I have said in several past blog posts that my parents didn’t believe in gaming systems. Growing up, despite asking several times at Christmas, we never had a Nintendo or Sega. This stance my parents took was a big reason why we spent so much time playing outside. Looking back on it now, I am glad we were raised that way.
We grew up on a street with a bunch of other kids. Although we had a park across the street from us, it seemed like most of the summer fun took place right in our yard! For tonight’s blog post I want to share the five games/activities we played the most while living in our house on Guinevere Drive.
Whiffle Ball – No doubt about, whiffle ball was the signature game played at the Reser household. For several years growing up, we played every single day during the summer. Our front lawn provided us a large square of immaculately cut grass to play on. A fence dividing our house from the next door neighbor’s home served as our home run barrier. Our whiffle ball games consistently brought together about ten kids and we took it so seriously that we kept track of our stats over the summer. Although my dad despised it that we roughed up his prized lawn, we still always managed to get our games in.
I can’t stop writing about this without mentioning one other thing. Our neighbors had a huge pine tree in their yard (over the left field fence). We lost countless whiffle balls by hitting home runs into that tree. While it was very frustrating buying a whole new package of balls in the morning and losing them all by the afternoon, it was definitely a distinguishable quirk of our mini ballpark.
Hide-And-Seek – While some might equate hide-and-seek as a game for toddlers, a group of us neighbor kids spanning in age from 6-14 years old thought it was the greatest thing ever. During those long summer Spokane nights we would get a big group together and play a game that had boundary lines stretched around several different houses. However, home base was always the large maple tree in our front yard. We would hide in bushes, garages, and back yards. When we thought the coast was clear we would then make a mad dash to the sanctuary of the maple tree where we would slap the trunk to save us from being “it” the next round.
Basketball – My mom calls the basketball hoop my dad and his friends installed in our driveway as “the best investment we ever made.” The hoop was retractable so we could set it to regulation height and play serious pickup games or we could lower it to eight feet and throw down monster dunks. It was also a superb set up for one-on-one games as well, giving my brother and I an outlet to always compete against each other. It wasn’t always peaceful on that court as occasional arguments did break out but we had so many great memories on that hoop. Over 20 years since the installation, it still stands there to this day with the hand prints of the Reser kids still clearly visible in the cement that was poured to secure the structure.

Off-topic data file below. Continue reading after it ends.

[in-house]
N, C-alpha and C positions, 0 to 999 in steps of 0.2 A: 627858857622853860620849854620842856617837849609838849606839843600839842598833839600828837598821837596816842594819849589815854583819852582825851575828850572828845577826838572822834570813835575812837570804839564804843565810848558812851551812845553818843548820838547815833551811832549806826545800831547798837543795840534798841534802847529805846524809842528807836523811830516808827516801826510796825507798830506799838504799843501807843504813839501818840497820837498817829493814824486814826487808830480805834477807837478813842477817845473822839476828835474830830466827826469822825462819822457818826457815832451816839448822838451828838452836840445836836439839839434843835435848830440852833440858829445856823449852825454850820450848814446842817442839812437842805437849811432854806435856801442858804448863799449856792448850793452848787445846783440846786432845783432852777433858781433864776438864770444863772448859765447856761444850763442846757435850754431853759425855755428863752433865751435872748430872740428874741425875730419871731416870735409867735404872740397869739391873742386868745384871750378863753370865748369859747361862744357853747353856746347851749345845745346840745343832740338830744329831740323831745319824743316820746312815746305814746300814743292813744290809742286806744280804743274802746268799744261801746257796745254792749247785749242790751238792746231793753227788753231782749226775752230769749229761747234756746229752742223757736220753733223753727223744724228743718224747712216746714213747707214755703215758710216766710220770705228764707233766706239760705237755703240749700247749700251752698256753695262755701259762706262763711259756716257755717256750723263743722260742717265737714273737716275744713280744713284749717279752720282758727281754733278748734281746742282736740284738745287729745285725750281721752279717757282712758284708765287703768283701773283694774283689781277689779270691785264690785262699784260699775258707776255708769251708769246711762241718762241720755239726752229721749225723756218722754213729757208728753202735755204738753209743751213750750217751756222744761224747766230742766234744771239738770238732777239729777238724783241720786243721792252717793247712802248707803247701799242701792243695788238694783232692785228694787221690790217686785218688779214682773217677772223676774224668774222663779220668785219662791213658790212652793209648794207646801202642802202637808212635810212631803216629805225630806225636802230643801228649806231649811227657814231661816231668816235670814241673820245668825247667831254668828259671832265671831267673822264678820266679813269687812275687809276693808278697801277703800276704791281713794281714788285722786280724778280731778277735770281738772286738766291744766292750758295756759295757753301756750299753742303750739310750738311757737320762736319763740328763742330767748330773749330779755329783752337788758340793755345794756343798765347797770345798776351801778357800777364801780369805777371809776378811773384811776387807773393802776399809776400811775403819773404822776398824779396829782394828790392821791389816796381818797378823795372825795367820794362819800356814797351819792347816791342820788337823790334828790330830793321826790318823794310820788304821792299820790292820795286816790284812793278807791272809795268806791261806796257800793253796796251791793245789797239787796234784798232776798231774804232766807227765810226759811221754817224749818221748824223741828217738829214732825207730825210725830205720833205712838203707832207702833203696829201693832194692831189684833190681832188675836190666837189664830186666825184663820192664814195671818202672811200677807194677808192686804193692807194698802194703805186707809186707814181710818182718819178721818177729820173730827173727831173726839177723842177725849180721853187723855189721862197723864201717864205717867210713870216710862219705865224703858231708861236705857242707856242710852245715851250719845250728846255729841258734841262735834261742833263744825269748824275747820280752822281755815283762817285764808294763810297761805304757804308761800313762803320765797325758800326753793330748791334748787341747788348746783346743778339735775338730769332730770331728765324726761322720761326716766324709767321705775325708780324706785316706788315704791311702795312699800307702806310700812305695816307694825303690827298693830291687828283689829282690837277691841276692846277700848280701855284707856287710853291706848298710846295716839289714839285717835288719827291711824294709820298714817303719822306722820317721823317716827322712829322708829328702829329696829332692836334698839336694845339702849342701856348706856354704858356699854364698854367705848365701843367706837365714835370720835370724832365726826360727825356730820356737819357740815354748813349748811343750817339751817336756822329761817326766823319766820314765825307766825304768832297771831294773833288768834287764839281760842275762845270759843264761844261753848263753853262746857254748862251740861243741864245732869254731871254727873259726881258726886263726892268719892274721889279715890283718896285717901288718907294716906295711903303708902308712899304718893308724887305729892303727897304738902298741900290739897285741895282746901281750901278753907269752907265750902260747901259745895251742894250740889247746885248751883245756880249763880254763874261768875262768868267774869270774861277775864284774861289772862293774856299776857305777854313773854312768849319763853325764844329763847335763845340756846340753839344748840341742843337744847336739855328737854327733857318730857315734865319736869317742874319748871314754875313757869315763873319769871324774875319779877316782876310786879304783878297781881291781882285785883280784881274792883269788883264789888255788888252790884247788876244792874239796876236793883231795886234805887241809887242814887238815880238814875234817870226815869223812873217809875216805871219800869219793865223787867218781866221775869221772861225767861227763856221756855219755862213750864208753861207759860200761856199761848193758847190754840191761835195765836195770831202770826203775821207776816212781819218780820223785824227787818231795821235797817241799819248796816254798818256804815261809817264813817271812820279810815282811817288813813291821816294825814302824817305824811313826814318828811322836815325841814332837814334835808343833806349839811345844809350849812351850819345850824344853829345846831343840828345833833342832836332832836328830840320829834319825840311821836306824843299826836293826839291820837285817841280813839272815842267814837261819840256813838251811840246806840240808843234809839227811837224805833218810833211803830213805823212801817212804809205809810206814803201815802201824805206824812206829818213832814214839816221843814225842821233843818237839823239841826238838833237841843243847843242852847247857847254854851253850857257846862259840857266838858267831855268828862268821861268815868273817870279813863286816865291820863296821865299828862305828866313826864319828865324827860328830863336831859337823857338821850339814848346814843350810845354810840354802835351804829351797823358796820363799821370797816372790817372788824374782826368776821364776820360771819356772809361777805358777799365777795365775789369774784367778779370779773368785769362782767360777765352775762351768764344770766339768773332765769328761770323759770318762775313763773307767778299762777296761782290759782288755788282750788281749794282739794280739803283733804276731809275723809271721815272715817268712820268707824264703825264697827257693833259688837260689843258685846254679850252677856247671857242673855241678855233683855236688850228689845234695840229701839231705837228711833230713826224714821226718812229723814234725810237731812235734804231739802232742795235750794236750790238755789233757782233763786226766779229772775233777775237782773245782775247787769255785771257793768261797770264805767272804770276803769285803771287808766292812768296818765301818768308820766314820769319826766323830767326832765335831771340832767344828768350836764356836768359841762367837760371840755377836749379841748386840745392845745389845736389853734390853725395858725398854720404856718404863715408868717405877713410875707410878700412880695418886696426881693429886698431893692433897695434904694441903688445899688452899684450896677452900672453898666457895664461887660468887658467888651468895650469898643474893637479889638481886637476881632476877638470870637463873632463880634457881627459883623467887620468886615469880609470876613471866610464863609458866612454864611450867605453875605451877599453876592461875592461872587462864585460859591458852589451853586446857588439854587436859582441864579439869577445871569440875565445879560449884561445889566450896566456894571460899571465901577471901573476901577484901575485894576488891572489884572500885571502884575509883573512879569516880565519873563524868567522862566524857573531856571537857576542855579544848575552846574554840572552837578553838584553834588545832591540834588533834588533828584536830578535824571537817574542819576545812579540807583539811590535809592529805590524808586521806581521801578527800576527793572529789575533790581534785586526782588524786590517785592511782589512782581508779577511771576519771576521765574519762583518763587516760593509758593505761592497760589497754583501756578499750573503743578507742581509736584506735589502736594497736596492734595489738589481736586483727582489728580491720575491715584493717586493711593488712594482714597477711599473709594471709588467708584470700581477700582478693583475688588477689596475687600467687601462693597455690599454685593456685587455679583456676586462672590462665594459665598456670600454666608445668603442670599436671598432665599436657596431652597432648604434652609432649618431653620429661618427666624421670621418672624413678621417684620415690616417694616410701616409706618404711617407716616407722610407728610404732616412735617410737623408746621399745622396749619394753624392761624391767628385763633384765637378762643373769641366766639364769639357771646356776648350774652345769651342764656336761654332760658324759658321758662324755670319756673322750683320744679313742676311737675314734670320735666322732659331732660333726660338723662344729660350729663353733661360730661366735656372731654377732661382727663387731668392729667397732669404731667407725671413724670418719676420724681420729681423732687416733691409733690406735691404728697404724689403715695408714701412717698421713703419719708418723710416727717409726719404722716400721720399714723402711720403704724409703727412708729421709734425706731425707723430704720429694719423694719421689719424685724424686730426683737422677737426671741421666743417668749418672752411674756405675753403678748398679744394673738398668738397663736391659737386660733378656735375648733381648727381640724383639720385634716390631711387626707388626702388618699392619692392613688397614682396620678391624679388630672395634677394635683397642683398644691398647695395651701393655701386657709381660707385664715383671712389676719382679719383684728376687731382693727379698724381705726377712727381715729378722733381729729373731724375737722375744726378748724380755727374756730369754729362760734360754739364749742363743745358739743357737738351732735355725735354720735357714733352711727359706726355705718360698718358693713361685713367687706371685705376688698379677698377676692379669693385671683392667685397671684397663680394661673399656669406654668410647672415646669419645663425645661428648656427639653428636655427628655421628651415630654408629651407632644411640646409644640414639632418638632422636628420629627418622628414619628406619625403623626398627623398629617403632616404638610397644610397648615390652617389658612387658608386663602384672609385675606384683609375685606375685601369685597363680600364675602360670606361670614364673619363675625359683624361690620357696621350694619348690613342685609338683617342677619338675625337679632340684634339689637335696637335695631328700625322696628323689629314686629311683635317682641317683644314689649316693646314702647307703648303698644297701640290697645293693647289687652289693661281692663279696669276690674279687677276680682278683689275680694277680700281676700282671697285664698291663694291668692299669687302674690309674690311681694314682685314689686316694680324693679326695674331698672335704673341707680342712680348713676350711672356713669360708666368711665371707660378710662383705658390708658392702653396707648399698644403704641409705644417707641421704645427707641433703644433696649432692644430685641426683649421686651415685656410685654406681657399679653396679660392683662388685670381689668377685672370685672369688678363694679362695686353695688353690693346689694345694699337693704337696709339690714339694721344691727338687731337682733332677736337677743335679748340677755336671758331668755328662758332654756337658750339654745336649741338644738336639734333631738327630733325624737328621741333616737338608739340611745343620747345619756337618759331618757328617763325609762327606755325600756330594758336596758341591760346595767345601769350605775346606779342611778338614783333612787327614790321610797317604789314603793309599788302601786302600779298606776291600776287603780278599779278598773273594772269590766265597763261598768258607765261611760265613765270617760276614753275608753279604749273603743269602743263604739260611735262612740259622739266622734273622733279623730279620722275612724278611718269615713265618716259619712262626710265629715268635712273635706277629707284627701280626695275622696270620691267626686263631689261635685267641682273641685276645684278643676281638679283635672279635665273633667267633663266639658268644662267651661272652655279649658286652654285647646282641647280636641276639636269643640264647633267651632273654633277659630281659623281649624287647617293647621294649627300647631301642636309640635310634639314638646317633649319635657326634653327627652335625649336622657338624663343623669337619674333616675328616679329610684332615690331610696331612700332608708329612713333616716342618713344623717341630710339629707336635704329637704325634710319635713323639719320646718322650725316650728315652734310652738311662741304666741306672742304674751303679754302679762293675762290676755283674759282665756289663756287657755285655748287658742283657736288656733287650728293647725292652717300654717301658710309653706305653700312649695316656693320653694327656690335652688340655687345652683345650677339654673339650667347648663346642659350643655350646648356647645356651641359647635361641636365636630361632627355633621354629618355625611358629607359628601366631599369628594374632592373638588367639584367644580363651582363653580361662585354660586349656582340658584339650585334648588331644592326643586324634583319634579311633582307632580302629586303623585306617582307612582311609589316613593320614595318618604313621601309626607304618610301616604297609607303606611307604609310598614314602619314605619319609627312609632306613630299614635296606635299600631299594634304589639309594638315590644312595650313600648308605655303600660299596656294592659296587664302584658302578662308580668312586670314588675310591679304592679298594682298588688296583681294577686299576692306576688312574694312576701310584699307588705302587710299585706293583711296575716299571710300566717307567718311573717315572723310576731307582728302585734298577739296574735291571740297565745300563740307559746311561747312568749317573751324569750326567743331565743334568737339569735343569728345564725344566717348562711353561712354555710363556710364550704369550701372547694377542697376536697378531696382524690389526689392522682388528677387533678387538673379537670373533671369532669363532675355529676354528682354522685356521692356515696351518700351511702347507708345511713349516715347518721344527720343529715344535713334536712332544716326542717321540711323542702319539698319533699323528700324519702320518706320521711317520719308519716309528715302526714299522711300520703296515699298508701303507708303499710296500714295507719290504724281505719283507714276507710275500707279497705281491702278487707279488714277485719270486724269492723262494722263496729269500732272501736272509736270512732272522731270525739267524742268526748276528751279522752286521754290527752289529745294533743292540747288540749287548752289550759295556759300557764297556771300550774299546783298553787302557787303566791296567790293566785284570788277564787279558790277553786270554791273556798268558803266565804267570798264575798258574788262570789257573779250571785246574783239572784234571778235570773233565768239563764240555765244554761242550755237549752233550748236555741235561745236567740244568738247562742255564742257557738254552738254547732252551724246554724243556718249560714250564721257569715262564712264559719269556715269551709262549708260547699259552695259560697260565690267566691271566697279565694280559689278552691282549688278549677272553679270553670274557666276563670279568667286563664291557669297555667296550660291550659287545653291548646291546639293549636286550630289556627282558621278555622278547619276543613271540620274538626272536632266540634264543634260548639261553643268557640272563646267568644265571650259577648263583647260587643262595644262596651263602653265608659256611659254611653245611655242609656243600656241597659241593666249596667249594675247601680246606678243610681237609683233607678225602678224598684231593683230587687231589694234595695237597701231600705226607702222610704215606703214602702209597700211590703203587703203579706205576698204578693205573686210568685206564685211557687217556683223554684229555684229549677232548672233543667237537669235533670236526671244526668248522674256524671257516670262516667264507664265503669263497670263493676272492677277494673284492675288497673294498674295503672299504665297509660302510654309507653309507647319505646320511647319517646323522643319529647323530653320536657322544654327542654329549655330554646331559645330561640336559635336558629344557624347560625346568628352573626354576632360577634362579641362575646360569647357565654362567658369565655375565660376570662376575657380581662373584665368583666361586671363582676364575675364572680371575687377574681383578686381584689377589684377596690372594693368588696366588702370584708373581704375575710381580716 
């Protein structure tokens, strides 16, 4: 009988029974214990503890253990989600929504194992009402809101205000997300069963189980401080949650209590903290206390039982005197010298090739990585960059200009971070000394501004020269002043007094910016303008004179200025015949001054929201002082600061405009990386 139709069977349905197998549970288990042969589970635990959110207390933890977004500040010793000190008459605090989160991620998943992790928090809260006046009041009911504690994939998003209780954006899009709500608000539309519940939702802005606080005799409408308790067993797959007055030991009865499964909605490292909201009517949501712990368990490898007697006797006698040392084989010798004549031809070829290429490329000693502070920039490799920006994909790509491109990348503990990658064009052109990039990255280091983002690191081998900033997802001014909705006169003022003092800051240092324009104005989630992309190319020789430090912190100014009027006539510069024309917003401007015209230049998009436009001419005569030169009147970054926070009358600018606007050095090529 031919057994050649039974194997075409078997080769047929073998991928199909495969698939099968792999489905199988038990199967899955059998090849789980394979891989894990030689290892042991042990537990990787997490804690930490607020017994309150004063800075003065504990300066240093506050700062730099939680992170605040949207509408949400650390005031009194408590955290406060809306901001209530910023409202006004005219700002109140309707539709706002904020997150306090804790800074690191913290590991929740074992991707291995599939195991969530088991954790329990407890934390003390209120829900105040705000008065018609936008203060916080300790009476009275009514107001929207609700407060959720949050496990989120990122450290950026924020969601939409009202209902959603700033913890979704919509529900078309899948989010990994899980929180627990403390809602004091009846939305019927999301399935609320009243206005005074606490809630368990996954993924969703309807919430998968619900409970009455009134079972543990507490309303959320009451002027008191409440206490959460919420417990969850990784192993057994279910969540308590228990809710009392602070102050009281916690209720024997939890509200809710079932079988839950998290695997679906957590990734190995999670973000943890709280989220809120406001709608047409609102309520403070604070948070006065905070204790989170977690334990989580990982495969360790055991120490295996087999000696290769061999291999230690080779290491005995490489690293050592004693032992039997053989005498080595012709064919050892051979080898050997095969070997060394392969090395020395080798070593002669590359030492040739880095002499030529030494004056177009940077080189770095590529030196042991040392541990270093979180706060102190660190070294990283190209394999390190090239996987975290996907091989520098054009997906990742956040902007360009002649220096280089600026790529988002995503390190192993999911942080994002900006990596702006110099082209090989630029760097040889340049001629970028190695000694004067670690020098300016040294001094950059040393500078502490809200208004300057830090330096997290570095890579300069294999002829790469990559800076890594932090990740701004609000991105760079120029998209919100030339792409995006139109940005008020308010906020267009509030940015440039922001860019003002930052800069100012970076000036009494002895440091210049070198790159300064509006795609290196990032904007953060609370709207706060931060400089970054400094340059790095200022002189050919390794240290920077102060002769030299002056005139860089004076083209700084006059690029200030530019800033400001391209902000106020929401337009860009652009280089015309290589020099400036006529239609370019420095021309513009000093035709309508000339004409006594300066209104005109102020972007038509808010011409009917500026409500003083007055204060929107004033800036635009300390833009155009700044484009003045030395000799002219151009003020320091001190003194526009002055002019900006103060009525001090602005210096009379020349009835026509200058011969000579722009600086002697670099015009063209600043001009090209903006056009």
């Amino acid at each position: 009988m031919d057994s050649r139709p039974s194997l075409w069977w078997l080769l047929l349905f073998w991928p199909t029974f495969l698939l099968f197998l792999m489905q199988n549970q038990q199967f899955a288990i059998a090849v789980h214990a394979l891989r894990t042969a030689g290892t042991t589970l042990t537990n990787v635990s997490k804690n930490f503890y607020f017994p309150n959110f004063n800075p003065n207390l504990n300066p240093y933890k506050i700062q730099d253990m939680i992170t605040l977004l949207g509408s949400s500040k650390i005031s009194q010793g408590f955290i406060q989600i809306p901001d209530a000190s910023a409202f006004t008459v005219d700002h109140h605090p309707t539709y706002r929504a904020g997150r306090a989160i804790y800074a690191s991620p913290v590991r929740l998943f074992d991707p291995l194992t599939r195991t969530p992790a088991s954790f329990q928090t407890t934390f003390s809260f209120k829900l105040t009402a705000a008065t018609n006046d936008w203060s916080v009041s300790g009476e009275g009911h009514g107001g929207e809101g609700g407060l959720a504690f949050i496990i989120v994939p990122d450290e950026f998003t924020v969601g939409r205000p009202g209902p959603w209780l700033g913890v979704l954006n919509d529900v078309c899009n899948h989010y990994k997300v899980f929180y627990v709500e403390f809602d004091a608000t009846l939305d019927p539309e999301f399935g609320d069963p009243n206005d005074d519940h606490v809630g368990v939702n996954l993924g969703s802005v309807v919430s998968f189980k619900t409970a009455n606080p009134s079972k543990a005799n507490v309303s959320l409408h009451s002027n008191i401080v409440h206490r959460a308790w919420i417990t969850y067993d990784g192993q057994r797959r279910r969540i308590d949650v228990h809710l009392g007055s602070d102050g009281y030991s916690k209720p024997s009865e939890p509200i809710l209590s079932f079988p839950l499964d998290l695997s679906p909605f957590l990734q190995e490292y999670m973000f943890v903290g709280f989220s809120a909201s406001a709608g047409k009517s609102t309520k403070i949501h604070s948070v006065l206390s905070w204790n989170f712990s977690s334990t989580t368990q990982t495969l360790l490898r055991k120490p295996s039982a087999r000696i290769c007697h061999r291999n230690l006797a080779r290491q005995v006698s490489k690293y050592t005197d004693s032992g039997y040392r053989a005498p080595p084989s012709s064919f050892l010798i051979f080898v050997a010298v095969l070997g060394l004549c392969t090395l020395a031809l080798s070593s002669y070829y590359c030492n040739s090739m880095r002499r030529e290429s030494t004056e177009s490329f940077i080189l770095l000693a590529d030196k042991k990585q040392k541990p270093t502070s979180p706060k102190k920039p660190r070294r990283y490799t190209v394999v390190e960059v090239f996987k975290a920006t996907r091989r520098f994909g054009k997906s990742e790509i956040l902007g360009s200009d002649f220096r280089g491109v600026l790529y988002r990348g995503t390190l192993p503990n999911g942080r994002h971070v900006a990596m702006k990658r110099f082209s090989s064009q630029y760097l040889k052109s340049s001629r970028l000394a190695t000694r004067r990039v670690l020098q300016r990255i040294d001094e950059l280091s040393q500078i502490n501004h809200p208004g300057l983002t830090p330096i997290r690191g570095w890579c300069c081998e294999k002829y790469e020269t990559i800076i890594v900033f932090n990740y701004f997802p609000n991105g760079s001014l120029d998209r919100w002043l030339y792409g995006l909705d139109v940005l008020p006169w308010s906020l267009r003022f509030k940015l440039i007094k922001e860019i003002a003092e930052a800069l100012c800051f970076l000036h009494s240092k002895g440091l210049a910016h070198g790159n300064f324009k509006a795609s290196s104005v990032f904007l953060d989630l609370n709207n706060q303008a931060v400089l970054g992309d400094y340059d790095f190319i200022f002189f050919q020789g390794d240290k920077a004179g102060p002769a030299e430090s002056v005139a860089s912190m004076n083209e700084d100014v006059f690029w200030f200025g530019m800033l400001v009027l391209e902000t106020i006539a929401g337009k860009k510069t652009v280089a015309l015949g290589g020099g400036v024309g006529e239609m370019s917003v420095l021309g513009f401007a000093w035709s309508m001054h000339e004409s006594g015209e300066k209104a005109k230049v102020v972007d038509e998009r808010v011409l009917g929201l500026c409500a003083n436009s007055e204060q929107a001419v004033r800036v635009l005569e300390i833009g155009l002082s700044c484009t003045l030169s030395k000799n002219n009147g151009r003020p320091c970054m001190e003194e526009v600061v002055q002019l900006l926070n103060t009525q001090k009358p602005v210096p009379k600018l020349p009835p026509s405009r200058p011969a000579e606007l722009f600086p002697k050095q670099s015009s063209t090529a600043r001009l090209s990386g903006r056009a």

Croquet – In middle school I bought a very well-used croquet set from a yard sale. My friend had one and we enjoyed it so much that I wanted to get one for when we were over at my house. We would set up the course and swing away. Before I made the purchase it was a rare site for neighbors to see a croquet game going on in our lovely neighborhood but we changed all that after the yard sale. We drew up tournaments and played for money. It got pretty tense but it was certainly a great summer activity.
Snow Games – Everything we did outside wasn’t always when the grass was green and the weather warm. Living in Spokane we got our fair share of heavy snow. Because we lived on the busiest street of our neighborhood, we knew whatever snow creations we made would receive optimal exposure via car traffic and the constant stream of kids walking by with their sleds to get to the park. With this in mind, we made many snow people, putting in our best effort. Aside from Frosty we used the snow for other fun purposes. One year we had so much of the white stuff that my dad was able to carve out a human maze for us to go through in our front yard! Additionally, my mom was responsible for a snow activity I loved to do when I was a little bit younger. She would pour water into a spray bottle and mix it with food coloring. She would then send me outside to shoot the colored liquid at the snow.
We had such a ball (pun semi intended) growing up outside. Neighbors I never met before have told my parents that they enjoyed watching us grow up outside as they walked or drove by! I am thankful that I had a safe place to enjoy some of the finer parts of my childhood and I will always cherish the memories. Don’t Blink.